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  • Author or Editor: Carmen Fuentealba x
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in American Journal of Veterinary Research


Objective—To determine the effects of chronic exposure to excess dietary copper (Cu) on liver specimens from rats and the effects of dietary selenium (Se) supplementation in experimental Cu toxicosis.

Animals—60 weanling male Fischer 344 rats.

Procedure—Rats were randomly assigned to 4 groups of 15 rats each and fed 1 of the following 4 diets: high Cu (500 μg/g)/adequate Se (0.2 μg/g); high Cu (500 μg/g)/supplemented Se (2 μg/g); adequate Cu (18 μg/g)/adequate Se (0.2 μg/g); or, adequate Cu (18 μg/g)/supplemented Se (2 μg/g). Five rats per group were euthanatized after 3, 6, and 12 months, and liver specimens were obtained for histologic examination, histochemistry, metal analysis by atomic absorption spectrophotometry, measurement of glutathione peroxidase activity, and assessment of lipid peroxidation, using quantification of malondialdehyde (MDA) by the thiobarbituric acid reaction.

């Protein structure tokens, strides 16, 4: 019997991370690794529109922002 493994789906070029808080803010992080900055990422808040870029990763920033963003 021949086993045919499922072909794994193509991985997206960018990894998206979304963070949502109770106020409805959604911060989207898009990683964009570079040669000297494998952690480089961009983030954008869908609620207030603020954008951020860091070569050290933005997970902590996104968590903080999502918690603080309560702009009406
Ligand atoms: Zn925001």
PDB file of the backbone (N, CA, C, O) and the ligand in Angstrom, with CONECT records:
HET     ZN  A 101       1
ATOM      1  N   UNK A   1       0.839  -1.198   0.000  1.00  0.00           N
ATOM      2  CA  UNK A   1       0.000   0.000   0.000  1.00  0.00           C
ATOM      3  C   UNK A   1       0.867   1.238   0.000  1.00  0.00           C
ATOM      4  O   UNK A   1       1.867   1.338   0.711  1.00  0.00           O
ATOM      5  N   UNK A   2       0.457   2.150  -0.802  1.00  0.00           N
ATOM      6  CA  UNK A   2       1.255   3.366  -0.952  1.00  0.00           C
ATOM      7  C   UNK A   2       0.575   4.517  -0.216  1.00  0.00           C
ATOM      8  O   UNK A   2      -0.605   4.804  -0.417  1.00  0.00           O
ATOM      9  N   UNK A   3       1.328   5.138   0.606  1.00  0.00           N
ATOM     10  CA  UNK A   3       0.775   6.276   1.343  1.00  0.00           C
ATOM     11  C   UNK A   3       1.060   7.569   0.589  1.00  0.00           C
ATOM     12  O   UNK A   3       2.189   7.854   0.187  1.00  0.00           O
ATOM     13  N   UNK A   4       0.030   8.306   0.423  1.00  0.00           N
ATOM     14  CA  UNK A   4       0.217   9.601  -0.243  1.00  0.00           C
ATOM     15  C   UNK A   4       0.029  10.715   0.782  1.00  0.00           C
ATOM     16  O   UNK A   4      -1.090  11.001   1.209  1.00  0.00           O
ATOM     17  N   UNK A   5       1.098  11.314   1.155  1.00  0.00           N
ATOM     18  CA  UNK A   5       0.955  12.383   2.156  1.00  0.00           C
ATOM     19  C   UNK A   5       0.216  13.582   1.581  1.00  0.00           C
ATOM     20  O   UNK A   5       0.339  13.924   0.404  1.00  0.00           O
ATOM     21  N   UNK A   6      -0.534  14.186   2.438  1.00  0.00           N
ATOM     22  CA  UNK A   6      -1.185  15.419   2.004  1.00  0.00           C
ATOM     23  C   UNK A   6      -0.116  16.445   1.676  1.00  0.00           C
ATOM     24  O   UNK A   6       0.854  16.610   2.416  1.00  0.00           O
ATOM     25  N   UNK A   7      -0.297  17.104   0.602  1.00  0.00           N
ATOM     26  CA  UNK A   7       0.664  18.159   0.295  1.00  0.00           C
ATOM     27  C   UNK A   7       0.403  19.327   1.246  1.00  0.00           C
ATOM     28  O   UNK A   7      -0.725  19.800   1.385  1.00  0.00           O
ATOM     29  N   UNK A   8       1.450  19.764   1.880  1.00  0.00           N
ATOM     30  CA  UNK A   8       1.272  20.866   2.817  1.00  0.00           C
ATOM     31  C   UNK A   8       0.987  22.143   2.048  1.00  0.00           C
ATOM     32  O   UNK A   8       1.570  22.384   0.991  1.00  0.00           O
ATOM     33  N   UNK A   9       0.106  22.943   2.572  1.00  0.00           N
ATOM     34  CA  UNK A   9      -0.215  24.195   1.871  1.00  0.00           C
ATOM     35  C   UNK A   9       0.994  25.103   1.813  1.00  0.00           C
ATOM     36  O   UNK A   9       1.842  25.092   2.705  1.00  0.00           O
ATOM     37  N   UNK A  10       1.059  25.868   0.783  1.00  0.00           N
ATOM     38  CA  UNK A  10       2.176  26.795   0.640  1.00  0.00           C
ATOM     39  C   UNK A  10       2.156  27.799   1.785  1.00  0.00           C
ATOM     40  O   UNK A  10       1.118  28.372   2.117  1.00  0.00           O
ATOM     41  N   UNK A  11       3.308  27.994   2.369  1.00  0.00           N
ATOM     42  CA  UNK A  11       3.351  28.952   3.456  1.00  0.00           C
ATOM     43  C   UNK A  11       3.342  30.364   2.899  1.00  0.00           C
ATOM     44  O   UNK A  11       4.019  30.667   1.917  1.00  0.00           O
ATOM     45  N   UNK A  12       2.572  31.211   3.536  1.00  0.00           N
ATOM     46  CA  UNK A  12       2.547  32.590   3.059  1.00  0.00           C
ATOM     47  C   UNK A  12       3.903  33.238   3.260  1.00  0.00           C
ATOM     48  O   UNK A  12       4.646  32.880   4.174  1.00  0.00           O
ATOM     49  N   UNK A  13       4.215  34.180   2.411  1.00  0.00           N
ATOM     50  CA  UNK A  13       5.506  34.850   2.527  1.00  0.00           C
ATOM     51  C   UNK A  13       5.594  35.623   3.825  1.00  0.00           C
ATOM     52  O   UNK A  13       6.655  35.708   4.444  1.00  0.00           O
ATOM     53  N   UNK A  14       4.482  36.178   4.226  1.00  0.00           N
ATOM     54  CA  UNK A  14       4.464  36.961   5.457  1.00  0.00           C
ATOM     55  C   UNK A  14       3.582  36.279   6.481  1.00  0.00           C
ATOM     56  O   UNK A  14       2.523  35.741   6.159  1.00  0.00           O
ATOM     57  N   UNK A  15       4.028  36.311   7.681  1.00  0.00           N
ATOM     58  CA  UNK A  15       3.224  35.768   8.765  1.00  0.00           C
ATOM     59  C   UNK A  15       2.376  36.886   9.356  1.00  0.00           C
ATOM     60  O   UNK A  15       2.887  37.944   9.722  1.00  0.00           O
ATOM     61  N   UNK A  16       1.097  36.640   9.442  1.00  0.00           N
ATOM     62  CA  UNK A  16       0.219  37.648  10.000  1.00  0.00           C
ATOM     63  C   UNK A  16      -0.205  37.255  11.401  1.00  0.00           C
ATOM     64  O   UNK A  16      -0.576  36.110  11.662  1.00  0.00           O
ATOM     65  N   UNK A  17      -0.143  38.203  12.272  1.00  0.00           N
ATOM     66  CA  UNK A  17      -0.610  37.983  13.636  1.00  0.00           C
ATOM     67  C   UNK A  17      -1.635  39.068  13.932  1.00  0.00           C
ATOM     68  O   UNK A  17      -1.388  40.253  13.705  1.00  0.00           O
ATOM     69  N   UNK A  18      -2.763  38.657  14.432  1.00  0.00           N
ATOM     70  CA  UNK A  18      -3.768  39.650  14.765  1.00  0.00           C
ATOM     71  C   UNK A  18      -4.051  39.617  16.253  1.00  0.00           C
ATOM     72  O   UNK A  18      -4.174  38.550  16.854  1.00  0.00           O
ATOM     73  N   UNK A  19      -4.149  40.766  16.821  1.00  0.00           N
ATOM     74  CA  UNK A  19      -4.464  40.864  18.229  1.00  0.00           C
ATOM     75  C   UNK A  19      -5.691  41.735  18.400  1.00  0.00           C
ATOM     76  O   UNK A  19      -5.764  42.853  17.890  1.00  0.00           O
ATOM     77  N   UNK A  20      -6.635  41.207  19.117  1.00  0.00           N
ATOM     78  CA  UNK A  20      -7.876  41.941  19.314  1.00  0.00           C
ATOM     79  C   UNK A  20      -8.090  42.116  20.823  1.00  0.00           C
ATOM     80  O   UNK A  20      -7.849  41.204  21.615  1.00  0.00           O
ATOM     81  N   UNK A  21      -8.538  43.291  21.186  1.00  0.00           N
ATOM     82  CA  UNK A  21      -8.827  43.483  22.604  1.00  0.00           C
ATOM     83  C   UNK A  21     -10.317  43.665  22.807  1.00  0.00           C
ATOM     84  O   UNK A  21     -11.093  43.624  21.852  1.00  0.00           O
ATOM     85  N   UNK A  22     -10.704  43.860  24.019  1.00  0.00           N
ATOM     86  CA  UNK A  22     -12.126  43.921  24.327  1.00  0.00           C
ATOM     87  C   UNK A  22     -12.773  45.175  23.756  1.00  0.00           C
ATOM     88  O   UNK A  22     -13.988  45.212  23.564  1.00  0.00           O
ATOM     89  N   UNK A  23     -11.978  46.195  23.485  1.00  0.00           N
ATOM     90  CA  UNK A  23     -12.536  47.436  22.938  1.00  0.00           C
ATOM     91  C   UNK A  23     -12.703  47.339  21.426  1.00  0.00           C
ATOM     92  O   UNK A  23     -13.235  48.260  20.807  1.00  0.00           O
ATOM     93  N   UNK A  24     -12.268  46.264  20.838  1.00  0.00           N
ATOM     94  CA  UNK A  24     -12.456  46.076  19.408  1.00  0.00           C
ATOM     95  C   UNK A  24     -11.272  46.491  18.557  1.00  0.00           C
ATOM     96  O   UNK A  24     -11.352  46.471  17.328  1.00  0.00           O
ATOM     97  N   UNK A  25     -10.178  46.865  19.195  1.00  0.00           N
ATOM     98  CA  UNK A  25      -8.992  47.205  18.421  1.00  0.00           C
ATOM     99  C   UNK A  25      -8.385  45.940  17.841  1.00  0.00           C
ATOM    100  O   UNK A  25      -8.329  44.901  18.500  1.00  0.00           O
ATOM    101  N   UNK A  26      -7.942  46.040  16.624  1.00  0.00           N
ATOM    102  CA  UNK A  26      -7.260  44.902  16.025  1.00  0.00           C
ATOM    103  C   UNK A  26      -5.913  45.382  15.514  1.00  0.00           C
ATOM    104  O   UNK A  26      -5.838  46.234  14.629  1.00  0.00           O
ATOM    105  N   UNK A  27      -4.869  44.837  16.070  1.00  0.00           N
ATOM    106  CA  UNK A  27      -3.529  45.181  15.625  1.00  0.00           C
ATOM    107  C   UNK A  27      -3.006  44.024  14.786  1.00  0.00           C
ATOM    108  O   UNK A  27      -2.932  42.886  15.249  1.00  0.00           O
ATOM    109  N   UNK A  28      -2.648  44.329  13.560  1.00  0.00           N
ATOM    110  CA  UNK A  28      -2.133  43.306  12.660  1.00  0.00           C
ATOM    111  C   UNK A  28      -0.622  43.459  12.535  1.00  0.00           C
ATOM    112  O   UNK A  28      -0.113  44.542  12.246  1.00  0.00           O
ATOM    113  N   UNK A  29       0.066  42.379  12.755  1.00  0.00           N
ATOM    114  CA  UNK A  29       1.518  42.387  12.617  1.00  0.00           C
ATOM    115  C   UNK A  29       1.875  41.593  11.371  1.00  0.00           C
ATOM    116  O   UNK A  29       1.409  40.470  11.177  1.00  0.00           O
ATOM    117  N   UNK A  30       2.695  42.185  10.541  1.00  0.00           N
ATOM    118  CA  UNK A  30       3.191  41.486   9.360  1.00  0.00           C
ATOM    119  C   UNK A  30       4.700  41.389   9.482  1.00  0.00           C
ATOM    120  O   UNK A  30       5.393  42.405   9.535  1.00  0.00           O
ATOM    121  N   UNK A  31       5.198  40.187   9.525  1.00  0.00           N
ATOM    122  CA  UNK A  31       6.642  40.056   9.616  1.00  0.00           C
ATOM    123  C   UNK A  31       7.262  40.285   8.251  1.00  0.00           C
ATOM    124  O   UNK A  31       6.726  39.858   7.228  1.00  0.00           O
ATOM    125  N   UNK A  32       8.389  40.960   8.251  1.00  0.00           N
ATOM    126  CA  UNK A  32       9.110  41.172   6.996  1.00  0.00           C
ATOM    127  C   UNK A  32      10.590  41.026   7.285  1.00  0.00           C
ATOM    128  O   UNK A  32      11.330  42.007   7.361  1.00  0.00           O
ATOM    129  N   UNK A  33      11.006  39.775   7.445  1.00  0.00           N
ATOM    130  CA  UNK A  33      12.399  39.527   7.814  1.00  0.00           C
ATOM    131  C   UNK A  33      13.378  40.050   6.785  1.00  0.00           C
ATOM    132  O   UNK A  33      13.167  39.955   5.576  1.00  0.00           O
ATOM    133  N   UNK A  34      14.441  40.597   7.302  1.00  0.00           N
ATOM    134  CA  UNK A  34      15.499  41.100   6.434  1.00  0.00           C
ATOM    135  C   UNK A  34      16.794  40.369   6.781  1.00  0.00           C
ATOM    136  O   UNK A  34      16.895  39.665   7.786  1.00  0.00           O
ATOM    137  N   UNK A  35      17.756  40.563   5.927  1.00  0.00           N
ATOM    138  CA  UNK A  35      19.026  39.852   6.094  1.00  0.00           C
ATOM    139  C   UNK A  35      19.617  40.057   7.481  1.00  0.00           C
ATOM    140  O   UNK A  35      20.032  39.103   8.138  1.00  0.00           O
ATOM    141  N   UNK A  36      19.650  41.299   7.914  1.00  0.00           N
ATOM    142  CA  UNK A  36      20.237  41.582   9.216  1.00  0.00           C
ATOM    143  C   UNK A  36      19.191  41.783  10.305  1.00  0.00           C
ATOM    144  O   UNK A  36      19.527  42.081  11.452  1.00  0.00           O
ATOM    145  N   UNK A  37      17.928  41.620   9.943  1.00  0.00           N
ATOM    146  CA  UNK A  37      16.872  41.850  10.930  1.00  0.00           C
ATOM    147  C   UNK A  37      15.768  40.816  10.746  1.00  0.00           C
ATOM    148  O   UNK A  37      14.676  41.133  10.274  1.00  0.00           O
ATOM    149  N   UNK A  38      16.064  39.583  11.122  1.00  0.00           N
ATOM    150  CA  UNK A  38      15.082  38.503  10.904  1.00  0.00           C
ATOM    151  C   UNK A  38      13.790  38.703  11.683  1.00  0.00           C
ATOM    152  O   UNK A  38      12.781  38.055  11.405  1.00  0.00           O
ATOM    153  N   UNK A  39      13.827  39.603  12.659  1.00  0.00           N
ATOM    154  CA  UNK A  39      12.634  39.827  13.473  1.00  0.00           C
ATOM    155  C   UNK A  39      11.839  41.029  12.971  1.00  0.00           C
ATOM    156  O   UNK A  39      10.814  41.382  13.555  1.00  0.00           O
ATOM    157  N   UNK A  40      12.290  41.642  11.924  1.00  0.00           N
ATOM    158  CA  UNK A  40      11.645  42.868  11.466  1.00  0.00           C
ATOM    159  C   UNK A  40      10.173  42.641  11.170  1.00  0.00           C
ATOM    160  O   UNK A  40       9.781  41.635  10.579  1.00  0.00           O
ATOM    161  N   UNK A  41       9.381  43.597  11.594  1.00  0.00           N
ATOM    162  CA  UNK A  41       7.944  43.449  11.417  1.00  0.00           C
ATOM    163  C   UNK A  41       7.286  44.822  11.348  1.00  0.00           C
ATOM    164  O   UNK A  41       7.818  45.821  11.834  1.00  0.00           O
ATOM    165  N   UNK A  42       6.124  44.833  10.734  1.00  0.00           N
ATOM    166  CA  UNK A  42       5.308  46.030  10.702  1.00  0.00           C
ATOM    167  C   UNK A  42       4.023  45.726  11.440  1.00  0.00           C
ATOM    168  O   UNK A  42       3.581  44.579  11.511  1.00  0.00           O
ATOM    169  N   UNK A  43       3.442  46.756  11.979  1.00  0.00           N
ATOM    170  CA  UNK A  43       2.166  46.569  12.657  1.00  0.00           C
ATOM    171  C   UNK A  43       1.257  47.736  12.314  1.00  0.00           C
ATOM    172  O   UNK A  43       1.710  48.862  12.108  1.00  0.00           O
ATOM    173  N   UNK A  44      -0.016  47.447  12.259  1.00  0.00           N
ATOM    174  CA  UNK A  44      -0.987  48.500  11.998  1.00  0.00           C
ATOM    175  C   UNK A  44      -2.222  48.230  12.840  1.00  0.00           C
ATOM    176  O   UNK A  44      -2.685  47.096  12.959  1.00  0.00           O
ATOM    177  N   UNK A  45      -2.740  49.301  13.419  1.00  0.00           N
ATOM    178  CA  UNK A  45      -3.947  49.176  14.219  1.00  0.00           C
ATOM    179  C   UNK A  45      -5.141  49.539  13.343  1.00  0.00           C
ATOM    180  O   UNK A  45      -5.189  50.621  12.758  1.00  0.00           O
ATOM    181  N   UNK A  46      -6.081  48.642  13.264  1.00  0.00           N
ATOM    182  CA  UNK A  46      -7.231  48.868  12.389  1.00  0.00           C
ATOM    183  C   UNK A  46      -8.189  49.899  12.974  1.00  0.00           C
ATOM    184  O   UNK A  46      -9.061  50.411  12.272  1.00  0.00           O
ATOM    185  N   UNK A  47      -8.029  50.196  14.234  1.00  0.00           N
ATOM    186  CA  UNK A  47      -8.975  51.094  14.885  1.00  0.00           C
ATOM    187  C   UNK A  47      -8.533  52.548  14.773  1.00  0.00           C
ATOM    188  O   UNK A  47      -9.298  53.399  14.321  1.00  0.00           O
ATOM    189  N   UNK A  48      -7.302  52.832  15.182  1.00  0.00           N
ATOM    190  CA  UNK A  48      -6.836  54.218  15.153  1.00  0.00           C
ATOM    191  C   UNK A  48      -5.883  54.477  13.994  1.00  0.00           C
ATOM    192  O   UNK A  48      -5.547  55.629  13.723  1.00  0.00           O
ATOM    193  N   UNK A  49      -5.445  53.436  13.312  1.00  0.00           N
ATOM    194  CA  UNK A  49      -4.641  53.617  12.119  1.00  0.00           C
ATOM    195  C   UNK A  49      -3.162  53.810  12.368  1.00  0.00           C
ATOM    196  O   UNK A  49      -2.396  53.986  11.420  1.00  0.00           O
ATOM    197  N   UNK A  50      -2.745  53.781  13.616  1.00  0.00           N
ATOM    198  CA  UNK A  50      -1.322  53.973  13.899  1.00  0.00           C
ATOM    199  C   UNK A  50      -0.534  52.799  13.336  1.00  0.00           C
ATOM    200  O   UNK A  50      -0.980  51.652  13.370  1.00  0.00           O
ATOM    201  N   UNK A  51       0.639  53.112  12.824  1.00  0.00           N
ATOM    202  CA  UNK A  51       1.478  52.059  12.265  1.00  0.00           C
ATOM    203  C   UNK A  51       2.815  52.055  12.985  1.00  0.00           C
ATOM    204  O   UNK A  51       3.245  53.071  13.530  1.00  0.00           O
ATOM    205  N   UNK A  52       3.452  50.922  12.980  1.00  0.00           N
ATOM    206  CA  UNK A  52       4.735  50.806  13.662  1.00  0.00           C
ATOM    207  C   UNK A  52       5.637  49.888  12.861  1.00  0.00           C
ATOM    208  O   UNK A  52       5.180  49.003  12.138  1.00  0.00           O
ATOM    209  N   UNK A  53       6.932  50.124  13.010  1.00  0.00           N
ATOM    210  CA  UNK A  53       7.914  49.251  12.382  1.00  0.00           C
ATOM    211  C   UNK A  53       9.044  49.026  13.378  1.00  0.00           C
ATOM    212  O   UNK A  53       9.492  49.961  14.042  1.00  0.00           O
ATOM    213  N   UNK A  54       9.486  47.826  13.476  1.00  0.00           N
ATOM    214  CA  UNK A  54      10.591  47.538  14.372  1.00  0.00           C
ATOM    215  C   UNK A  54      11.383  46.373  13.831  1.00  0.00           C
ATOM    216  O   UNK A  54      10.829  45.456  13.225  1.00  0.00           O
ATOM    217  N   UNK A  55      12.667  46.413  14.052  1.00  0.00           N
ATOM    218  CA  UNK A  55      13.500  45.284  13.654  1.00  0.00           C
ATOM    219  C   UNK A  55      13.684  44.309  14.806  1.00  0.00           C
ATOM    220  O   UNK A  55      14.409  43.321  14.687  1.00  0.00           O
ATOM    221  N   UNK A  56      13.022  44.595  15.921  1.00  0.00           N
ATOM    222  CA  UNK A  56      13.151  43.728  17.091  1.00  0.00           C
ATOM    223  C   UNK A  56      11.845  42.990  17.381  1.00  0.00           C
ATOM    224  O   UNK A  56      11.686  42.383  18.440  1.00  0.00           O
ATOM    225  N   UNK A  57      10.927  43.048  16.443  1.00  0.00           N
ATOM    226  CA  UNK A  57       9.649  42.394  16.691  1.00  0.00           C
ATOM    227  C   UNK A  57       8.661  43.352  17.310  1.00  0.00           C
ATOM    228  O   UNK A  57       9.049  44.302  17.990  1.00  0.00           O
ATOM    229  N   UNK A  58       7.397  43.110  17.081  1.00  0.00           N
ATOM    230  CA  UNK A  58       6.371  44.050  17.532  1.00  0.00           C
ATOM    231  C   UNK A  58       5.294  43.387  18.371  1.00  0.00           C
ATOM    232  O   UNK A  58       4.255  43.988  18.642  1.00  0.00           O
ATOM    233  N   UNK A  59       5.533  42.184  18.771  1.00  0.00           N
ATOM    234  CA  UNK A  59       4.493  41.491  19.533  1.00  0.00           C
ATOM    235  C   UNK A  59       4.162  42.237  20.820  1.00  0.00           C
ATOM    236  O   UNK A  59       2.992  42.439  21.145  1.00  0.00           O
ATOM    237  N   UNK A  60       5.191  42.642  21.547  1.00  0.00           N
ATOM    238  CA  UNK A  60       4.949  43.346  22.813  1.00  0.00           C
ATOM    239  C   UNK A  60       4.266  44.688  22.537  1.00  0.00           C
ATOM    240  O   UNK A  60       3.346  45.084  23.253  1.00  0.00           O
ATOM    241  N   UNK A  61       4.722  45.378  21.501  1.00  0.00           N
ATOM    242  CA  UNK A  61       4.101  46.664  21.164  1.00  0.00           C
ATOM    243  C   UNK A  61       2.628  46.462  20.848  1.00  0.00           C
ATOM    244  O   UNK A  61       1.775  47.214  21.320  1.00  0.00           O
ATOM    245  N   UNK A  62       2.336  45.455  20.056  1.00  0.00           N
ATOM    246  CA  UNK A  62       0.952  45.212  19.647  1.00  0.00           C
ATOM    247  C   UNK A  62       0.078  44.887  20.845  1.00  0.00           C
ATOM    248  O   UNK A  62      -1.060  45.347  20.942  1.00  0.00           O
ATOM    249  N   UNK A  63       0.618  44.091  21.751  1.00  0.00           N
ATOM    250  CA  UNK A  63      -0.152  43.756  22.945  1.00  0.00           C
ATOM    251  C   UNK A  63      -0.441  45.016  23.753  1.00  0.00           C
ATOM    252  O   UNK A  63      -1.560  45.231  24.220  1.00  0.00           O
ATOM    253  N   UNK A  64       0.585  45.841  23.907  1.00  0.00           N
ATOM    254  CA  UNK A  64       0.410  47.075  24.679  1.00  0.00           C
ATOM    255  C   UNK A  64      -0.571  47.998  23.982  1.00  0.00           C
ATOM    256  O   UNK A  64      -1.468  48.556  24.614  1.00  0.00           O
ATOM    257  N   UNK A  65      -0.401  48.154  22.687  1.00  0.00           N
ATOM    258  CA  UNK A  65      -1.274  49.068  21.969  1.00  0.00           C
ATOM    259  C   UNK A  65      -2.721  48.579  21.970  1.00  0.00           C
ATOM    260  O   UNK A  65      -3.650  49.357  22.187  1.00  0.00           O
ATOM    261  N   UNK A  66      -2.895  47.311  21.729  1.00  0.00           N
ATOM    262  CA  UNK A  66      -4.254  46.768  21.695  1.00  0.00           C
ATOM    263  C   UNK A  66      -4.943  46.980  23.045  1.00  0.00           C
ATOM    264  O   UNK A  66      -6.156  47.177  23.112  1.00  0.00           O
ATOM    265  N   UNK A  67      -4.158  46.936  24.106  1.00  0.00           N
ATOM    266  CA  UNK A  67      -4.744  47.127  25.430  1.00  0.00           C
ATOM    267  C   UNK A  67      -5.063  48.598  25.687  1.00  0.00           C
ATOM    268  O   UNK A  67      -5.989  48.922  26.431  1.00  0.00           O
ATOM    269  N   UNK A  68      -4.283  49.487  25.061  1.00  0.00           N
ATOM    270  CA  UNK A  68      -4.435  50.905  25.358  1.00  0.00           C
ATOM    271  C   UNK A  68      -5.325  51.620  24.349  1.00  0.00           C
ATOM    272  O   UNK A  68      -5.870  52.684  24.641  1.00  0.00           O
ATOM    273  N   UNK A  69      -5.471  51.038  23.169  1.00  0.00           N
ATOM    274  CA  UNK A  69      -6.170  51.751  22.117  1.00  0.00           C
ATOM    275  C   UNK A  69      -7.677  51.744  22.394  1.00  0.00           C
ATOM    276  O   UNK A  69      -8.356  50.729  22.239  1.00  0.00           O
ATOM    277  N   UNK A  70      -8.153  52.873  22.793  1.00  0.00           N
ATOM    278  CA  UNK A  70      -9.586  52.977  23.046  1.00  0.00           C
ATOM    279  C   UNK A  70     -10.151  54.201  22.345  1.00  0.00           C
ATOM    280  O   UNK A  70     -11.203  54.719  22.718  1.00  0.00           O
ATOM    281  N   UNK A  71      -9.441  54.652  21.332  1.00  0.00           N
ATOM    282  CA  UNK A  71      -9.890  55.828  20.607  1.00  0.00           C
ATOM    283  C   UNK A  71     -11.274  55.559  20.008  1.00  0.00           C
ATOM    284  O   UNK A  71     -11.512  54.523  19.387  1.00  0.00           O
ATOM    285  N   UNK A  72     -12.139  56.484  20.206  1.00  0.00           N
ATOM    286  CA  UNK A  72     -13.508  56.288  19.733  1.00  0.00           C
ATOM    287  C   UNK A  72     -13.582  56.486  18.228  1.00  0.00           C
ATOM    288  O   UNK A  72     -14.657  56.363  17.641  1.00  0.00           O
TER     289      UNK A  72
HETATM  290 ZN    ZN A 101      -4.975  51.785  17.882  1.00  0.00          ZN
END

Results—Hepatic Cu concentration was significantly higher in rats fed high Cu diets (range, 9 to 18 μg/g of tissue [wet weight]), compared with rats receiving adequate Cu diets (4.0 to 5.7 μg/g of tissue). Rats fed high-Cu diets for 3, 6, and 12 months had mild multifocal hepatitis often surrounding necrotic foci. However, an increase in hepatic MDA content, indicative of lipid peroxidation, was not detected in these rats. Development of morphologic changes was not prevented by use of dietary Se supplementation.

Conclusion and Clinical Relevance—Long-term exposure to excess dietary Cu caused mild hepatic lesions in Fischer 344 rats. Dietary Se supplementation did not prevent hepatic damage in rats with Cu toxicosis. (Am J Vet Res 2001;62:1423–1427)

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in American Journal of Veterinary Research